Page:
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The city of San Diego has for years touted its Pure Water project, one of the largest infrastructure investments in the region’s history that would turn treated sewage currently dumped into the Pacific Ocean into drinking water that could account for a third of the city’s water supply by 2035.
But the county agency tasked with securing enough water to satisfy our long-term regional demand didn’t really take that project seriously, emails between officials from the city and staffers at the water agency show, according to a new story by MacKenzie Elmer.
As recently as December, staffers from the water agency argued that the project wasn’t far enough along to be counted as a realistic source of drinking water as it tabulated projections of the region’s water needs.
That would have meant that the water agency would have needed to find somewhere else to secure the 53 million gallons of water per day that the city says it will produce by 2035. If the agency did so, and the city delivered the water anyway, ratepayers could have been forced to foot the bill, since the agency would have ended up selling less water than it had budgeted for.
A city staffer confirmed to Elmer that they needed to lobby the water agency to take the project seriously, and a water agency spokesman confirmed in an email this month that it has now accounted for the reclaimed water the city is planning to provide.
A former UC San Diego psychology professor had already been the subject of multiple complaints over more than a decade when he emailed pornographic material to a student.
Yet, as VOSD contributor Ethan Coston reports, it took the University of California Board of Regents more than a year to fire Nicholas Christenfeld. A UCSD investigation found that while Christenfeld claimed he emailed the materials to the student by accident, his behavior was a Title IX violation because the email was “of a sexual nature” and negatively impacted the student’s experience at UCSD.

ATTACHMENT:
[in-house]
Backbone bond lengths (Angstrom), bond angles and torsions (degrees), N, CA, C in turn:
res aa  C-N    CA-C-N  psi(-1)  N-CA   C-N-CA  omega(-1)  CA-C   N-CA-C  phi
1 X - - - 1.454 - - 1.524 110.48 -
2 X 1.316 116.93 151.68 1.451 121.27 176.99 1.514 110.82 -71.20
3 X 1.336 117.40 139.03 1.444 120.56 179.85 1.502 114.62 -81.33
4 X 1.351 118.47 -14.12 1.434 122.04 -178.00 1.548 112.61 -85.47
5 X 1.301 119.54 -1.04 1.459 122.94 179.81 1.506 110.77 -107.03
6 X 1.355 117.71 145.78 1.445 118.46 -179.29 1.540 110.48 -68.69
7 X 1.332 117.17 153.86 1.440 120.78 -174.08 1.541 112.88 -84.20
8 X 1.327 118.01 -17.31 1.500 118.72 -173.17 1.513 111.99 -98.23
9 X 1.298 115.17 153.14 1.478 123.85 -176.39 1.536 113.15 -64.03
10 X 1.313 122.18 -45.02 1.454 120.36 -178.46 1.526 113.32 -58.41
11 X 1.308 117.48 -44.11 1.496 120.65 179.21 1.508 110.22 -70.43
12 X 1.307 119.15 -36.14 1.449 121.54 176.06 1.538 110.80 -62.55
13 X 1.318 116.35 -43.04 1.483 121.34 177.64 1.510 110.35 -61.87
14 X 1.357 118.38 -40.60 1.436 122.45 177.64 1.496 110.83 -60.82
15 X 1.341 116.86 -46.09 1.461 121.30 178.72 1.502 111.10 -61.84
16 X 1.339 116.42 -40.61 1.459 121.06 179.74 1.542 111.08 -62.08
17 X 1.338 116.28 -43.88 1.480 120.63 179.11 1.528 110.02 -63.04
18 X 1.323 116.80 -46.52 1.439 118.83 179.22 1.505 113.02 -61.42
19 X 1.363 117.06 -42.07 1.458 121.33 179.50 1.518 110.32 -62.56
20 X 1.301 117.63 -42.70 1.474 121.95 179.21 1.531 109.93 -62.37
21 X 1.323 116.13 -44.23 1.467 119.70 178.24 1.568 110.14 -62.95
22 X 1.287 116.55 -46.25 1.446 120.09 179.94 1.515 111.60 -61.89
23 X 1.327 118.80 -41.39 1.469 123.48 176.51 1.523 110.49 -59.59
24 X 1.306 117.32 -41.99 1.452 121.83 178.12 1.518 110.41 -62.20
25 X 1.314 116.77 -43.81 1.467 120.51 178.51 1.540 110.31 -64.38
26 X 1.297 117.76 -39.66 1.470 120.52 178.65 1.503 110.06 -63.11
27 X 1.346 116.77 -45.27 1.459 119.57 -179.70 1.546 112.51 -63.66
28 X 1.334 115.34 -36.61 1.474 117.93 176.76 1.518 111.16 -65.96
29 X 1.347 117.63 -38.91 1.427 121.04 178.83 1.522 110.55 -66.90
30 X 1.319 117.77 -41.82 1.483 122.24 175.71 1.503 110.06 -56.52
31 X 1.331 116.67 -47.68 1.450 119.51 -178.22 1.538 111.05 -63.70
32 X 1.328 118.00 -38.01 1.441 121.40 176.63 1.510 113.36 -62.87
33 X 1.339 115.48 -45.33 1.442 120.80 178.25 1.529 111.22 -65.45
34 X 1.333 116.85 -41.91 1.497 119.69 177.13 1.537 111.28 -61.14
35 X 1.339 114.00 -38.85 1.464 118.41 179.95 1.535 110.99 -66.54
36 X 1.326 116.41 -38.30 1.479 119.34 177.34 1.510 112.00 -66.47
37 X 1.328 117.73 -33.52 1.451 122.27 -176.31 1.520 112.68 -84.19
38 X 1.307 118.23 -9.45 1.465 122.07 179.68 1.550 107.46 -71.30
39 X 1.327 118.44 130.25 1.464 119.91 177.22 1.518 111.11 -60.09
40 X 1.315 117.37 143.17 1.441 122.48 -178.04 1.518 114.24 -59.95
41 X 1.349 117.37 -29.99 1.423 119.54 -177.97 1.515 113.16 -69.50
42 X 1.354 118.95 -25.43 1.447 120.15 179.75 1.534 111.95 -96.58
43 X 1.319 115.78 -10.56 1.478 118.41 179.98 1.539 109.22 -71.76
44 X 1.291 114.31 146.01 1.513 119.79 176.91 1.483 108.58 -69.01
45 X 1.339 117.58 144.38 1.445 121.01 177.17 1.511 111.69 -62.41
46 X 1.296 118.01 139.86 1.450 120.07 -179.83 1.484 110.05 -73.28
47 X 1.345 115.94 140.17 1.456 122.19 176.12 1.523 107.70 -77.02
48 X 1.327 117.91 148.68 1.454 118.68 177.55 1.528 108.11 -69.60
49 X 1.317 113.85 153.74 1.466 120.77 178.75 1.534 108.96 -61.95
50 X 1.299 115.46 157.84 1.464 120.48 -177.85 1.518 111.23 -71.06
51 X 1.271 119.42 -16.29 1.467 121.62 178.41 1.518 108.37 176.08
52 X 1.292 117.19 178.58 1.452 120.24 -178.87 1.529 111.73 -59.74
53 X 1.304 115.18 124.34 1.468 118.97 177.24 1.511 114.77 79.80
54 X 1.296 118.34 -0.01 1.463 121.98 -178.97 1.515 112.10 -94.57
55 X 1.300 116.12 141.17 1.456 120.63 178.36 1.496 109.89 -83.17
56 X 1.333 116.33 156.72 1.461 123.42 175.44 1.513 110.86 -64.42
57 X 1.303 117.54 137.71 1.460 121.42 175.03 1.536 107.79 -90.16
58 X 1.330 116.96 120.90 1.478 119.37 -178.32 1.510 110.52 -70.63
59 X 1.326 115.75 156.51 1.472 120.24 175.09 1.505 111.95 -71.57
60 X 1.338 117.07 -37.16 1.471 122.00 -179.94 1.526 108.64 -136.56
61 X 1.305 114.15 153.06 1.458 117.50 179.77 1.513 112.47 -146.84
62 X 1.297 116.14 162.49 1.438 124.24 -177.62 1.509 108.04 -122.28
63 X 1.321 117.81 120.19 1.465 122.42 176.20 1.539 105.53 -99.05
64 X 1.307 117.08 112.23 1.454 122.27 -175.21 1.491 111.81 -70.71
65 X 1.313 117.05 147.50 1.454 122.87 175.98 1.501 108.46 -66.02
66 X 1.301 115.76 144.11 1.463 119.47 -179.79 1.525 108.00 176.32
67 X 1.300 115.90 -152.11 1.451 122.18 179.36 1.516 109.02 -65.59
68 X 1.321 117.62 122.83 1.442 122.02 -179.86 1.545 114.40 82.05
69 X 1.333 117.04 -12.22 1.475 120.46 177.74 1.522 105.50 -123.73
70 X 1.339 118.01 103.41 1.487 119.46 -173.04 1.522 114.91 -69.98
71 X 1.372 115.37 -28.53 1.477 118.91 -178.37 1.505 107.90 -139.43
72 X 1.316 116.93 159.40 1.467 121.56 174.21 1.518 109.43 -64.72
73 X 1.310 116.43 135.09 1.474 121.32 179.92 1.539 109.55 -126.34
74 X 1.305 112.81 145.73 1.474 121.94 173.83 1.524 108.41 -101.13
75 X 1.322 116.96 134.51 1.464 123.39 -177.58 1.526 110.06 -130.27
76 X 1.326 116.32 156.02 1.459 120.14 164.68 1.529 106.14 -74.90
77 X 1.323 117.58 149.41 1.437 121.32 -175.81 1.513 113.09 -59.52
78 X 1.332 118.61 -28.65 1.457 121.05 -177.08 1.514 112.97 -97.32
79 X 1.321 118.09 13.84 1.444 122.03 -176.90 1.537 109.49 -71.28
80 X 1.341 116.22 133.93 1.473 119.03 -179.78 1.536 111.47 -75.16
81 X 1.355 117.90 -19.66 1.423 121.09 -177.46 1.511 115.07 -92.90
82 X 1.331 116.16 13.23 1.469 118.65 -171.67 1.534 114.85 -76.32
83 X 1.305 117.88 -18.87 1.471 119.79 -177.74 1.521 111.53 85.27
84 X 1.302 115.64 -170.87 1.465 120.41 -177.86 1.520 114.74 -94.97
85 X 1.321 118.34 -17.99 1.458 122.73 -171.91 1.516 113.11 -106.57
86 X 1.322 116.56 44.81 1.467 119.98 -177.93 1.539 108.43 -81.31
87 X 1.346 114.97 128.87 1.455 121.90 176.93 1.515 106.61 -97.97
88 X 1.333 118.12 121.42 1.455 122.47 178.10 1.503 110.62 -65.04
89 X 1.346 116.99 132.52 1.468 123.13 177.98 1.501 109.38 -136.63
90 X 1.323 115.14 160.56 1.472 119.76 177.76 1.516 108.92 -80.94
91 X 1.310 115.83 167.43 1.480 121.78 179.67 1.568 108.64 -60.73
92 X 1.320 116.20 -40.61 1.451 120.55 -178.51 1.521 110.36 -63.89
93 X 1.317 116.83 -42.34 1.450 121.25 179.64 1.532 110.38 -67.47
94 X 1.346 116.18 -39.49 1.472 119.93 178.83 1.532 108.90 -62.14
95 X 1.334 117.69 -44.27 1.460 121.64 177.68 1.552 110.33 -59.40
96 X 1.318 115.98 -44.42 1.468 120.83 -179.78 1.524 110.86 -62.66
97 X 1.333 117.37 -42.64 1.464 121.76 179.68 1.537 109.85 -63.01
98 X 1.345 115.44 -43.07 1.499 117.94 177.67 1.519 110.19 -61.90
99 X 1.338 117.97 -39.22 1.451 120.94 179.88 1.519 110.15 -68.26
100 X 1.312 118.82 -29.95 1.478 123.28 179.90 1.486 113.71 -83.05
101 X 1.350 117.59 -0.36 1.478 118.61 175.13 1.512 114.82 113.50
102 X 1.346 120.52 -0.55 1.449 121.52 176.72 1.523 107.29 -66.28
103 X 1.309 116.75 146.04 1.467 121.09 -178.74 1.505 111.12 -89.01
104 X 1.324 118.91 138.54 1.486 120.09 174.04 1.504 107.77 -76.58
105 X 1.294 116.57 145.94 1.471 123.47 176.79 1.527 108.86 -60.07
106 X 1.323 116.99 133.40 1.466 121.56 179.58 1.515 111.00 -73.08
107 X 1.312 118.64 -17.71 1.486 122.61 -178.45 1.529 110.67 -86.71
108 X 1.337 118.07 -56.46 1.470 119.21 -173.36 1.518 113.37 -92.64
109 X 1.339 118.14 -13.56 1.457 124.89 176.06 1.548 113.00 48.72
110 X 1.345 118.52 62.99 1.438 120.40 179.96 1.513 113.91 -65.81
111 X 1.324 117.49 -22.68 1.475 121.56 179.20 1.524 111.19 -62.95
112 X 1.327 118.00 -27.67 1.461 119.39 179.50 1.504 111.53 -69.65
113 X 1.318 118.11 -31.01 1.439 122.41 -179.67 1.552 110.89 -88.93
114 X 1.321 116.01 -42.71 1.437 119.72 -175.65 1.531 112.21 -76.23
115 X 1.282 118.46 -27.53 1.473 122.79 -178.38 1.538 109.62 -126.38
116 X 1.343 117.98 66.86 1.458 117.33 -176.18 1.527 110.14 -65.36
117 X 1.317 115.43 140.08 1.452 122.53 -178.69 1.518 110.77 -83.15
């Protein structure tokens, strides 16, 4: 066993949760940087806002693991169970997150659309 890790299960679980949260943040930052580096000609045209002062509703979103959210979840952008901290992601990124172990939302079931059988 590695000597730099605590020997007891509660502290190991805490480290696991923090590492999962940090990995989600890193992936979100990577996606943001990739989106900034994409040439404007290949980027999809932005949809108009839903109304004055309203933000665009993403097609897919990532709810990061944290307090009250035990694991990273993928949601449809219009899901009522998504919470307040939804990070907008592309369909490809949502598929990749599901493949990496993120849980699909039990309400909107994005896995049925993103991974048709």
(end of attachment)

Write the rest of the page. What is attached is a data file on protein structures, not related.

Christenfeld’s story exemplifies the complex and lengthy process governing discipline procedures for tenured faculty members.
Until 2019, Coston found those procedures lacked certain deadlines – and even now, some key decision points still lack clear procedures and timelines. Policies that are constantly changing in response to lawsuits, policy workgroups and federal guidelines only add to the confusion.
A new law requires every vehicle, truck and freight train that crosses into the United States from Mexico or Canada to be scanned by X-ray or similar technology at ports of entry, the U-T reports.
If the law is enforced,the requirements could cause massive traffic delays at the San Ysidro Port of Entry and cost cargo importers who use the Otay Mesa Port of Entry major revenue losses, the paper reports.
There has been a lot of new technology being introduced at the ports of entry recently. U.S. Customs and Border Protection also rolled out biometric facial comparison technology at San Ysidro and Otay Mesa pedestrian crossings last month.
The Morning Report was written by Lisa Halverstadt and Andrew Keatts, and edited by Sara Libby.